From what I have personally observed at various oil and gas well sites in Routt, Garfield and other counties, concern for any public interest is barely perceptible.
I have seen places where water and air have become heavily contaminated. I have talked to surface property owners whose concerns have been dismissed by the industry's representatives who control subsurface rights (They can put a well rig within 150 feet of your house!). I have witnessed serious reductions in private property values. And I have seen a reckless disregard of wildlife protection practices.
Who is really in charge of monitoring and regulating oil and gas development? Supposedly, the Colorado Oil & Gas Conservation Commission (COGCC). But five out of seven of those commissioners are representatives of the industry itself. Does anybody really think these people will place public concerns over profitability? That, of course, is what any public commission should be doing. But these guys have had exclusive control for over 50 years. Even the Colorado Public Health and Wildlife officials cannot interfere with them. The oil and gas industry has maintained a stranglehold on the regulation of oil and gas development in the entire state. It's like having a private fiefdom; nobody can successfully challenge them inside their domains.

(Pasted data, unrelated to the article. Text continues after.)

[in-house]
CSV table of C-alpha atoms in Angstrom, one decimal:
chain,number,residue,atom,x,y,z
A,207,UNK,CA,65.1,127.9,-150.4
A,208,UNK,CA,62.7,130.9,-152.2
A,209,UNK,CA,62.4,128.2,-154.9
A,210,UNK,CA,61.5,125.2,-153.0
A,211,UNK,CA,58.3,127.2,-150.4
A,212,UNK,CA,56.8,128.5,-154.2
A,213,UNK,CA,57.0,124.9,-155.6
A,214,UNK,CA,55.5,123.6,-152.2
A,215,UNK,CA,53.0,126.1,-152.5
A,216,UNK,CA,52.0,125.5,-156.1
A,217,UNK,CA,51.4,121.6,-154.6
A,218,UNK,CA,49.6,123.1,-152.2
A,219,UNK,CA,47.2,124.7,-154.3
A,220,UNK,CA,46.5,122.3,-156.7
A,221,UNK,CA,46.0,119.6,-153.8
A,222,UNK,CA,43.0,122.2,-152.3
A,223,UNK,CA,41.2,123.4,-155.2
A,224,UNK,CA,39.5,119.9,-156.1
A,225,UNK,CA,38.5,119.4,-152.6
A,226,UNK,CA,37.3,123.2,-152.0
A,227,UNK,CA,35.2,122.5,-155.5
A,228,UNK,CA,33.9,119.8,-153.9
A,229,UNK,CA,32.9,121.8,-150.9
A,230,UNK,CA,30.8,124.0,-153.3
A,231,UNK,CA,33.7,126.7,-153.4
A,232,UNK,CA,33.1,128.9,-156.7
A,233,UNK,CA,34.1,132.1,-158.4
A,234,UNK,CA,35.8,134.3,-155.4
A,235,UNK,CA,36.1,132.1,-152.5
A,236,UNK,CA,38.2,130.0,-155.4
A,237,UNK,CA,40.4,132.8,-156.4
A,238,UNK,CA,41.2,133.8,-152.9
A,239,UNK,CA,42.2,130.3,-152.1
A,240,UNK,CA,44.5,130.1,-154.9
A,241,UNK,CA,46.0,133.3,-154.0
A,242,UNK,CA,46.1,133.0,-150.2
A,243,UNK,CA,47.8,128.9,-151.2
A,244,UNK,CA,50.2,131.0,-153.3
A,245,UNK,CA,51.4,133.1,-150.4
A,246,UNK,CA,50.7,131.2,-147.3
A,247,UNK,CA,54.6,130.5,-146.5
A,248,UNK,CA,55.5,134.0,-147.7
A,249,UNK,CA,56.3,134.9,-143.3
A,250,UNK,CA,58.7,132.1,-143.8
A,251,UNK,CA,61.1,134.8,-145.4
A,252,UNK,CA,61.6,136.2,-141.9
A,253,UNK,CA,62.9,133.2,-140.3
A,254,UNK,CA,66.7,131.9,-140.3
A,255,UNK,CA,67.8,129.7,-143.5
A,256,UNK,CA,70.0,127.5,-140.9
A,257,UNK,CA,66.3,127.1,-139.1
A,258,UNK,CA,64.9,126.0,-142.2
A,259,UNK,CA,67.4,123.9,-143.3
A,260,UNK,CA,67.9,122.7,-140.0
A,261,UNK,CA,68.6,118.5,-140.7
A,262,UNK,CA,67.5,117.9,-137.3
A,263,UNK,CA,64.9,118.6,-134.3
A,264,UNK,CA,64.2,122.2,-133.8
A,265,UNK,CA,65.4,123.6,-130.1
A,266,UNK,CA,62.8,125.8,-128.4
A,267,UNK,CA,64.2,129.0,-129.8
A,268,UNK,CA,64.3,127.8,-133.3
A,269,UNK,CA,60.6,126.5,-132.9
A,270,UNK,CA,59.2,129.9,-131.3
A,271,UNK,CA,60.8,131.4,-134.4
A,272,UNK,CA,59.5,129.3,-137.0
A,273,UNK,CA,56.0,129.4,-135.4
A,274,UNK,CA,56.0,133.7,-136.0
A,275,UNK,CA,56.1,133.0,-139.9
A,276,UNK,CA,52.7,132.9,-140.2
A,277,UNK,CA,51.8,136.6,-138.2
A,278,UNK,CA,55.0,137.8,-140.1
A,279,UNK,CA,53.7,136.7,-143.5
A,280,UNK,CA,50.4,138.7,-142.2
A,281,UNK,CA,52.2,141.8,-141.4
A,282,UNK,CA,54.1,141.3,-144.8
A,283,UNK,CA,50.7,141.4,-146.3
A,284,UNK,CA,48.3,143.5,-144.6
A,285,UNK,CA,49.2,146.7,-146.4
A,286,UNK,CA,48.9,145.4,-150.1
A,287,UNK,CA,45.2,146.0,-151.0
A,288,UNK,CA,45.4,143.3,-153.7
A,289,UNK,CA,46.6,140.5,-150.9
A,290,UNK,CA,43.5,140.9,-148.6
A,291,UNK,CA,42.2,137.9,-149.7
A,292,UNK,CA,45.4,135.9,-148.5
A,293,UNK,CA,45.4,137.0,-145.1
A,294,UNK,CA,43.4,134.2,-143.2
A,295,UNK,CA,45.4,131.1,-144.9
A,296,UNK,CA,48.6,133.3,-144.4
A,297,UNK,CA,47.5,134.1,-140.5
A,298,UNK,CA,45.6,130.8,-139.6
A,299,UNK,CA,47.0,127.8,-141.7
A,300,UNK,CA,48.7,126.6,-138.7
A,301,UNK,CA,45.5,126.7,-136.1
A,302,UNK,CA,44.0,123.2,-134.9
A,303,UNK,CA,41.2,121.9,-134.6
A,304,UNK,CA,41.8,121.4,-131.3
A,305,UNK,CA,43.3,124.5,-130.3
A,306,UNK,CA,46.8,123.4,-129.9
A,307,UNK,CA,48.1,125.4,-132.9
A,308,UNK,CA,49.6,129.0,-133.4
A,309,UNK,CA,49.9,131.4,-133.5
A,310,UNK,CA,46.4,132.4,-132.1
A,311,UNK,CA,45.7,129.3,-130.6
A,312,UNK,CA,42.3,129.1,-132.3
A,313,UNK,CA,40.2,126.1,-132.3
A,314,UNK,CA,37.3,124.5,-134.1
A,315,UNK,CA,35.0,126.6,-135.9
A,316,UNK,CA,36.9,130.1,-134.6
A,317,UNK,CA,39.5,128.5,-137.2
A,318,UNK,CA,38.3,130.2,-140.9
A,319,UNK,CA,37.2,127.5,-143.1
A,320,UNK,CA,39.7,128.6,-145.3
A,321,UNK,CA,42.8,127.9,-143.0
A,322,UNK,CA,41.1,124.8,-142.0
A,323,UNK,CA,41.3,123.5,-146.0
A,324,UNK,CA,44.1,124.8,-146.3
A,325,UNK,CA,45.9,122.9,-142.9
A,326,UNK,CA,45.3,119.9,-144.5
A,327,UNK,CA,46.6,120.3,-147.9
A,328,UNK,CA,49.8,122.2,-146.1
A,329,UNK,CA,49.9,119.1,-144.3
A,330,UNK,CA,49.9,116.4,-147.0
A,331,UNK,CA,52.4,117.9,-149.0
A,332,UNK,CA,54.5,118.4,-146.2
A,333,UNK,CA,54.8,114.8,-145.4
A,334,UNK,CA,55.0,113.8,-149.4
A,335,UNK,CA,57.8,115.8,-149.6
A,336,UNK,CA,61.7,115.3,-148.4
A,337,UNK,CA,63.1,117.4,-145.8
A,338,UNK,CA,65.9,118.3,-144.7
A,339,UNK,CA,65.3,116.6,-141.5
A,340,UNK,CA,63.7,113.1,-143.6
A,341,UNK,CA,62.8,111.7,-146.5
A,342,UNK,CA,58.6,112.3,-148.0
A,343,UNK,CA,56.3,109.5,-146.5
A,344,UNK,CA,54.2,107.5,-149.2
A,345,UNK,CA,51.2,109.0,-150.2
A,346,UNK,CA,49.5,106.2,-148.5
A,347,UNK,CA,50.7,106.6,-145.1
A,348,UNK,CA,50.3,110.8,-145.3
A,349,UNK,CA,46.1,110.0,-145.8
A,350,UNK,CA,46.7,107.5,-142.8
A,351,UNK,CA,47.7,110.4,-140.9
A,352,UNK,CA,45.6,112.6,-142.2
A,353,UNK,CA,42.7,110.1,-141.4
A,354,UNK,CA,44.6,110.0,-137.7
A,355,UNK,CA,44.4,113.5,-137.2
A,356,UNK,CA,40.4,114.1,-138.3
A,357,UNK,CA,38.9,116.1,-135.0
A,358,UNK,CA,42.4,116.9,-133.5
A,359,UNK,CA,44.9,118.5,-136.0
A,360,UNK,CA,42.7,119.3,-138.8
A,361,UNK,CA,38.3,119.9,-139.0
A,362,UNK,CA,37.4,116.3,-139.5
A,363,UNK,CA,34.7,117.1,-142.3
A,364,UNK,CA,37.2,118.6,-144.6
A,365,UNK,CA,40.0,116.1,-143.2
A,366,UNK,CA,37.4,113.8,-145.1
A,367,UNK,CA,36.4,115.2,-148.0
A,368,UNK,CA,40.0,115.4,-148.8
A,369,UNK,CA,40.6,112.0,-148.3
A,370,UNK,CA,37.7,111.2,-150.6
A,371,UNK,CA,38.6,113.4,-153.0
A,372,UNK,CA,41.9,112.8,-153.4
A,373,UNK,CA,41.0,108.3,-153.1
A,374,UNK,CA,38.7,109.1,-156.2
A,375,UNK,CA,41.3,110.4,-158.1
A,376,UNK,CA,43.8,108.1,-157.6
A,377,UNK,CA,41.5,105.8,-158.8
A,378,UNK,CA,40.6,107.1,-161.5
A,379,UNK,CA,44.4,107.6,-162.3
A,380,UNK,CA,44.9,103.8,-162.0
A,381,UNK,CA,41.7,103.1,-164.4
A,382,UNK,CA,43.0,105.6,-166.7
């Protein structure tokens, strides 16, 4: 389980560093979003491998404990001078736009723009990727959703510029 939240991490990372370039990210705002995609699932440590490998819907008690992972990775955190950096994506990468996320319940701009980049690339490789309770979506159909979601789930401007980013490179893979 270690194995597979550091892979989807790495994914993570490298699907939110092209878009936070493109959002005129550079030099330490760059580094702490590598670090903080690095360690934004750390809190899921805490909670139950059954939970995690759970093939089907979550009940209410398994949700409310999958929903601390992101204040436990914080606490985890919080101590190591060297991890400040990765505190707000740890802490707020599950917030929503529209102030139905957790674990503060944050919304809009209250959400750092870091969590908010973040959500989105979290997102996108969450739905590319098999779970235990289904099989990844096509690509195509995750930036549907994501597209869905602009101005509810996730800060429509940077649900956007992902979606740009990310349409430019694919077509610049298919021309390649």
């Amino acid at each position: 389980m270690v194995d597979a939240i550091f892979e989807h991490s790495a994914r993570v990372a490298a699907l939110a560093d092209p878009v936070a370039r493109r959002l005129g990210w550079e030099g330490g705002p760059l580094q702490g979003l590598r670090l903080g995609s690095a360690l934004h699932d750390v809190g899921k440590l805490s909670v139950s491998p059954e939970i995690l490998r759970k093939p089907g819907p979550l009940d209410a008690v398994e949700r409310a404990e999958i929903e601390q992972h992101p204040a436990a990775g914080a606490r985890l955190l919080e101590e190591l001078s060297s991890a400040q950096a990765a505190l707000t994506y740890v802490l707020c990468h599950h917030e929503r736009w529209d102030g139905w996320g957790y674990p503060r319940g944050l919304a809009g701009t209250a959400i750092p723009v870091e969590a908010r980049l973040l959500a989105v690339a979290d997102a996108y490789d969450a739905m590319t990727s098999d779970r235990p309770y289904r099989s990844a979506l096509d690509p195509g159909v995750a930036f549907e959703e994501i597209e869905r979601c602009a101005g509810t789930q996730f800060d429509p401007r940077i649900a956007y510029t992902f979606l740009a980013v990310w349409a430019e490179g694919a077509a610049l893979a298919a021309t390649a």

Reforming the COGCC is what has recently passed the Colorado House in HB1341, although our representative, Al White (303-866-2949), voted against it. The bill now goes to the Senate where Jack Taylor (303-866-5292) has already asked the governor to slow down this attempt at reform.
Call these lawmakers. Ask them to put the public interest ahead of the industry's.